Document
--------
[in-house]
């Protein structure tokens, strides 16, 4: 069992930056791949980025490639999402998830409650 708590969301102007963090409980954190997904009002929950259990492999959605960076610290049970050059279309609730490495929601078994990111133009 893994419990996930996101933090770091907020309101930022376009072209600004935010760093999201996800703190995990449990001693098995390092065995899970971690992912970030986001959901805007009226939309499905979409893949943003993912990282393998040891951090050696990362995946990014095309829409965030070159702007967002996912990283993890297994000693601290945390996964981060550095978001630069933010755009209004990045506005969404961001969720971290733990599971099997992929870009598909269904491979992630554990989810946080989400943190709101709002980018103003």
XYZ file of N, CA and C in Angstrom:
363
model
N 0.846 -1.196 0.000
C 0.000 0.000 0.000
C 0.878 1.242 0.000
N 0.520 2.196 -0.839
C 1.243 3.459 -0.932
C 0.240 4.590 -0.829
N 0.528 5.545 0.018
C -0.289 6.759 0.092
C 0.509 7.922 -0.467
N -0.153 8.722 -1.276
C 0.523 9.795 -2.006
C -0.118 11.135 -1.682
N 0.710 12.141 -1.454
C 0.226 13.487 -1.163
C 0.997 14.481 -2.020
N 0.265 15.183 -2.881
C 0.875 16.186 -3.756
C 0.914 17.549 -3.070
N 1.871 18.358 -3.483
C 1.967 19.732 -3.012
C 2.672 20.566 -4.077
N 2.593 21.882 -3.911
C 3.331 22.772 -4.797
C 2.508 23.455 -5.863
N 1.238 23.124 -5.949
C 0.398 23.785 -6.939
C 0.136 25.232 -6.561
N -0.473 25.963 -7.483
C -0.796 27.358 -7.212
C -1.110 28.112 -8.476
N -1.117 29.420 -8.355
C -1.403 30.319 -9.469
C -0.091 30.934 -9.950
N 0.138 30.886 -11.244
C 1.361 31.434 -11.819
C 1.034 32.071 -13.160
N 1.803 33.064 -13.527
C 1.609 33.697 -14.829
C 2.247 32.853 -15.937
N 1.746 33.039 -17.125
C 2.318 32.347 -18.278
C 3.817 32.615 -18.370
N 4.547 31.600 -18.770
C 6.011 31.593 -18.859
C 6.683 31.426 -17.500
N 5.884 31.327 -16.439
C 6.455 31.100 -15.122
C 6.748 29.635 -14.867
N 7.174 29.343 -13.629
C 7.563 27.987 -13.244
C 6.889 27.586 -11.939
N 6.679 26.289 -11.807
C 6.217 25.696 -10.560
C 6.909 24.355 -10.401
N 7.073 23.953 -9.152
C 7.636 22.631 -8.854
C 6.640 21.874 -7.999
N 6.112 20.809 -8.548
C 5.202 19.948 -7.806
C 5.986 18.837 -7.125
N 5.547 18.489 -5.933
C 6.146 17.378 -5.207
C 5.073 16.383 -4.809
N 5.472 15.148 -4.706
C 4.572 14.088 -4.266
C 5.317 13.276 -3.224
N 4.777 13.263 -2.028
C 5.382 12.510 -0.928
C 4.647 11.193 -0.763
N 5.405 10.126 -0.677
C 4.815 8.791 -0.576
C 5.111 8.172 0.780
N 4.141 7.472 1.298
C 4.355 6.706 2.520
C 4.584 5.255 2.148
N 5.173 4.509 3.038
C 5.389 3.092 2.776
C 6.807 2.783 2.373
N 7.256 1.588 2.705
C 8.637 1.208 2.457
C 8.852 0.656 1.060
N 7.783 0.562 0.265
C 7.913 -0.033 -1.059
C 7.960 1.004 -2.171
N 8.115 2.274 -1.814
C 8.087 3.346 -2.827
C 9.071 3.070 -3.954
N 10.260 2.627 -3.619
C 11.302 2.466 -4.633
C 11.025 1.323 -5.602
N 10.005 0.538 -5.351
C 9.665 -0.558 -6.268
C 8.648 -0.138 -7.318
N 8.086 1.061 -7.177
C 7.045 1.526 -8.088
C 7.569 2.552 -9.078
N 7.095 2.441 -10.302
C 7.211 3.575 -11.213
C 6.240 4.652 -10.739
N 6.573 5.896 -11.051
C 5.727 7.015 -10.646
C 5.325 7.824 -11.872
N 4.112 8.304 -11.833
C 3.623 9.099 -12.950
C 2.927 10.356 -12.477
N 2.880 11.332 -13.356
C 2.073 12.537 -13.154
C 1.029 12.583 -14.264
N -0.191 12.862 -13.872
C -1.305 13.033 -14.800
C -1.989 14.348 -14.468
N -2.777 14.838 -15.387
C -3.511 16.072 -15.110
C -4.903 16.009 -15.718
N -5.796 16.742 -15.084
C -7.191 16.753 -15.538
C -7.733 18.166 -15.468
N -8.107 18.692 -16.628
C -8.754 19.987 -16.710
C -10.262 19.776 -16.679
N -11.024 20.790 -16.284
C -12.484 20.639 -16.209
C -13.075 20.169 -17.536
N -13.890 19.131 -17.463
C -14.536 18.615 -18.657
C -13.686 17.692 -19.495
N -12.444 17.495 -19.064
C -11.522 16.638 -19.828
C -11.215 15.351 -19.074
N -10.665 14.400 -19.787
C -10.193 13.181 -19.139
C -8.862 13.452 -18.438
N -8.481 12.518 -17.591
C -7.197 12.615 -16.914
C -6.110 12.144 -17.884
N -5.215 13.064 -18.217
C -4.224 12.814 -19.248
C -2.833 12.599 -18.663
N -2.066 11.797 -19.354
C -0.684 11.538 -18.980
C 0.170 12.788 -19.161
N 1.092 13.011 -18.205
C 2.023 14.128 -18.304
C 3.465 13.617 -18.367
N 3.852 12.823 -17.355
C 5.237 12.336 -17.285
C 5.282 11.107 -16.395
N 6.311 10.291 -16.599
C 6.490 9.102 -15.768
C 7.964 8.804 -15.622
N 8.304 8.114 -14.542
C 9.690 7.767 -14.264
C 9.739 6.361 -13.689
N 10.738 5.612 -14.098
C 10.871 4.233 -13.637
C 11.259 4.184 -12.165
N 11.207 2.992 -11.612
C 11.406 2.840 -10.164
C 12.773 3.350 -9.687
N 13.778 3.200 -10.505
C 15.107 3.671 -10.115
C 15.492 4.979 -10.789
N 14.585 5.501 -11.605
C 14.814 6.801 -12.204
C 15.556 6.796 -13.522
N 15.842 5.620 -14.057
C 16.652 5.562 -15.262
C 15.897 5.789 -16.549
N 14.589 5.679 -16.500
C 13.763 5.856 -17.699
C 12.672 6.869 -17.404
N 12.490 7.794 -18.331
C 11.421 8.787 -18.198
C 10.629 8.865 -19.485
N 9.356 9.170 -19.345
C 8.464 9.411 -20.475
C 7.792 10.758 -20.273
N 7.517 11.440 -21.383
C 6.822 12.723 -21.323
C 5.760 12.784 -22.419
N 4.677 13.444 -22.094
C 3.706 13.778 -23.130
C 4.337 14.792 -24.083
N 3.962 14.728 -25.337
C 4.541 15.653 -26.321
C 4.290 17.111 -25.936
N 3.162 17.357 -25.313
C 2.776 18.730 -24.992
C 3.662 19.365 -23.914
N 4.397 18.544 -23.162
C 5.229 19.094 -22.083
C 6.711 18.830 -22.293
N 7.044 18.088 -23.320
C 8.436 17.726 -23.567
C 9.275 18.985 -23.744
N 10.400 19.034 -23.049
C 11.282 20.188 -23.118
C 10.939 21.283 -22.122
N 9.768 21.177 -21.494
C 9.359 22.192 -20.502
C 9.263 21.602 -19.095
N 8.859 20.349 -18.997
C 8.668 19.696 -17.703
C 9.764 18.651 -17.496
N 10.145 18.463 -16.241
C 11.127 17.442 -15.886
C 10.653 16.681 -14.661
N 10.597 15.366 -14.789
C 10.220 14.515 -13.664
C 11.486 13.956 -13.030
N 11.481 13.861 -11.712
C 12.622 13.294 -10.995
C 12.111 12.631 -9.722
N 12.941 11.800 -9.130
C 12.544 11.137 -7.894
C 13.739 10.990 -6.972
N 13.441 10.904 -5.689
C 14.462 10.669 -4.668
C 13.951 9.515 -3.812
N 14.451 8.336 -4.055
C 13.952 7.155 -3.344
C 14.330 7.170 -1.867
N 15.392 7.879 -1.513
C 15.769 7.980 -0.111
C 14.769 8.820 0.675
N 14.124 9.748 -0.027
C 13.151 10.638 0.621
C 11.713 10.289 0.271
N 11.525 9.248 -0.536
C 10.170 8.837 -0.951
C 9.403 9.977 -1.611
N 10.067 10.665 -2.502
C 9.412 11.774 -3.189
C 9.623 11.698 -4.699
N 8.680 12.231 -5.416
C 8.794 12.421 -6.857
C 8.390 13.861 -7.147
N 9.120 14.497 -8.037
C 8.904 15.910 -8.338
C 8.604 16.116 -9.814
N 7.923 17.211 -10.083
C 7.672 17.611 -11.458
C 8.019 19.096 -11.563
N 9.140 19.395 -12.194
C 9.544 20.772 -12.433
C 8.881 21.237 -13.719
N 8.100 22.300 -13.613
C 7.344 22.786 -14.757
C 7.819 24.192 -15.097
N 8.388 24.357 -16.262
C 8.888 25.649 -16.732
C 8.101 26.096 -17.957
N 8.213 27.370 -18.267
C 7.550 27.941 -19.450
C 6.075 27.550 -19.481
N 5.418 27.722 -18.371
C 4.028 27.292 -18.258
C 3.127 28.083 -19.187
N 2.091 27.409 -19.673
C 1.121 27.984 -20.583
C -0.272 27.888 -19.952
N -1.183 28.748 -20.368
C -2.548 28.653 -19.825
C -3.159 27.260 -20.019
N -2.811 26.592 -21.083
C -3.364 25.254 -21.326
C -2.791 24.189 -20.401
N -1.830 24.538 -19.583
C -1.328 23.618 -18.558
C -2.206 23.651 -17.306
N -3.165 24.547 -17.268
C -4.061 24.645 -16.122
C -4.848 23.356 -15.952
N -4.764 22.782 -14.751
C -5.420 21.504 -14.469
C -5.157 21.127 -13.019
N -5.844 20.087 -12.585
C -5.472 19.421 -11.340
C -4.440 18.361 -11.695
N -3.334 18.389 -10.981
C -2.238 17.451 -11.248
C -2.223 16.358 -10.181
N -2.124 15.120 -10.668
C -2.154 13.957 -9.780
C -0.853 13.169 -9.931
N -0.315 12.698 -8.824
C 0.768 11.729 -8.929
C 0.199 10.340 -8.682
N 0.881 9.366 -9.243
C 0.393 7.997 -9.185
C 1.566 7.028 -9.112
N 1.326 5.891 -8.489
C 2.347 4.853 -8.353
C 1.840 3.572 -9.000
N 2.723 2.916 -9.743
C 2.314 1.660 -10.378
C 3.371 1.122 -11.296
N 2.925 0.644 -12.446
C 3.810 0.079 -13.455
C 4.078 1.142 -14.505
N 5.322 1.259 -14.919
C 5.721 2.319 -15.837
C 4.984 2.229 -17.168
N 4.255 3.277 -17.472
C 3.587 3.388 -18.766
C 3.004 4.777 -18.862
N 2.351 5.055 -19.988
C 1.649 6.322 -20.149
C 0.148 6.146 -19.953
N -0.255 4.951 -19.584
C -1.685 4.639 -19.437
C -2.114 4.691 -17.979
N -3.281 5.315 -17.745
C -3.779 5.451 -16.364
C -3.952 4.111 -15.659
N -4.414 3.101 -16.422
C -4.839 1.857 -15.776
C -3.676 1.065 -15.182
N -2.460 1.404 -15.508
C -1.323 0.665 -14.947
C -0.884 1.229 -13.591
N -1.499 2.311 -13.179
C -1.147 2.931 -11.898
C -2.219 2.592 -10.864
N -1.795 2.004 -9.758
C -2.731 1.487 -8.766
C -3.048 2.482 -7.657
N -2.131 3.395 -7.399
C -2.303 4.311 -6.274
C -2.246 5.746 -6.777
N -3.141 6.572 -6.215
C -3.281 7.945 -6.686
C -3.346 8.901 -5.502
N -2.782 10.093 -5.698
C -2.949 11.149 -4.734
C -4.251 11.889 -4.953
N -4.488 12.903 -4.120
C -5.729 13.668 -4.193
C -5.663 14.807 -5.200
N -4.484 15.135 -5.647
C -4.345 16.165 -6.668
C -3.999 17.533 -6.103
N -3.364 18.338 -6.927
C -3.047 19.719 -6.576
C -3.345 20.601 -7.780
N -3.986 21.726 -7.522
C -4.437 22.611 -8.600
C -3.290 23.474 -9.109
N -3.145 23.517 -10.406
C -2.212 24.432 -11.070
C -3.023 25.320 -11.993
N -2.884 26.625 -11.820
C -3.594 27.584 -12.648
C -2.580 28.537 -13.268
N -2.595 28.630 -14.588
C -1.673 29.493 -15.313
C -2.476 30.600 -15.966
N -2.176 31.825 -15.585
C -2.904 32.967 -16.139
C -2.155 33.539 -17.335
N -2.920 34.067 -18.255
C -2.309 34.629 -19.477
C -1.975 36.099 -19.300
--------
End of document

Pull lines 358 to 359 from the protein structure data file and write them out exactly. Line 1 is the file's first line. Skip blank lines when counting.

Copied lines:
C -3.594 27.584 -12.648
C -2.580 28.537 -13.268